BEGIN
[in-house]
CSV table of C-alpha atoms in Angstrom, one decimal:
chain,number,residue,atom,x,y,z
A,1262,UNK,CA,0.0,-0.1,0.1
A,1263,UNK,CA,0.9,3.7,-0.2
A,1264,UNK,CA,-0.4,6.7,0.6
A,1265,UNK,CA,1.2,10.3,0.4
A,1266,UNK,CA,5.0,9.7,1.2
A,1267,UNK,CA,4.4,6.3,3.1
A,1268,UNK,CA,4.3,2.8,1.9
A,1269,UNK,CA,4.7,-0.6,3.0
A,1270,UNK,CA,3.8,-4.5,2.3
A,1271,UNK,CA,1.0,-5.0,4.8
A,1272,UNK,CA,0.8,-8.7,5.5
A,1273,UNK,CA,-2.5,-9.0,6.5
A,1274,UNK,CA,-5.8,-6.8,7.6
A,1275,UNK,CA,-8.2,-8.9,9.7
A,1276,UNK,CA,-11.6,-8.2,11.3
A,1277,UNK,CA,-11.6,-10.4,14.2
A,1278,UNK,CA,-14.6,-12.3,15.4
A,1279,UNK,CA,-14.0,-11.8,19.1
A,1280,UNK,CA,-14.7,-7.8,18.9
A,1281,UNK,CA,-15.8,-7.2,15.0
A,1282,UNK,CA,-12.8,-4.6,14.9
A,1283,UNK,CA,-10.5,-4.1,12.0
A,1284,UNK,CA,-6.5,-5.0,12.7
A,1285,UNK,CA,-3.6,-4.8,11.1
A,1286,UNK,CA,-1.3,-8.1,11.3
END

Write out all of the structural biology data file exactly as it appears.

[in-house]
CSV table of C-alpha atoms in Angstrom, one decimal:
chain,number,residue,atom,x,y,z
A,1262,UNK,CA,0.0,-0.1,0.1
A,1263,UNK,CA,0.9,3.7,-0.2
A,1264,UNK,CA,-0.4,6.7,0.6
A,1265,UNK,CA,1.2,10.3,0.4
A,1266,UNK,CA,5.0,9.7,1.2
A,1267,UNK,CA,4.4,6.3,3.1
A,1268,UNK,CA,4.3,2.8,1.9
A,1269,UNK,CA,4.7,-0.6,3.0
A,1270,UNK,CA,3.8,-4.5,2.3
A,1271,UNK,CA,1.0,-5.0,4.8
A,1272,UNK,CA,0.8,-8.7,5.5
A,1273,UNK,CA,-2.5,-9.0,6.5
A,1274,UNK,CA,-5.8,-6.8,7.6
A,1275,UNK,CA,-8.2,-8.9,9.7
A,1276,UNK,CA,-11.6,-8.2,11.3
A,1277,UNK,CA,-11.6,-10.4,14.2
A,1278,UNK,CA,-14.6,-12.3,15.4
A,1279,UNK,CA,-14.0,-11.8,19.1
A,1280,UNK,CA,-14.7,-7.8,18.9
A,1281,UNK,CA,-15.8,-7.2,15.0
A,1282,UNK,CA,-12.8,-4.6,14.9
A,1283,UNK,CA,-10.5,-4.1,12.0
A,1284,UNK,CA,-6.5,-5.0,12.7
A,1285,UNK,CA,-3.6,-4.8,11.1
A,1286,UNK,CA,-1.3,-8.1,11.3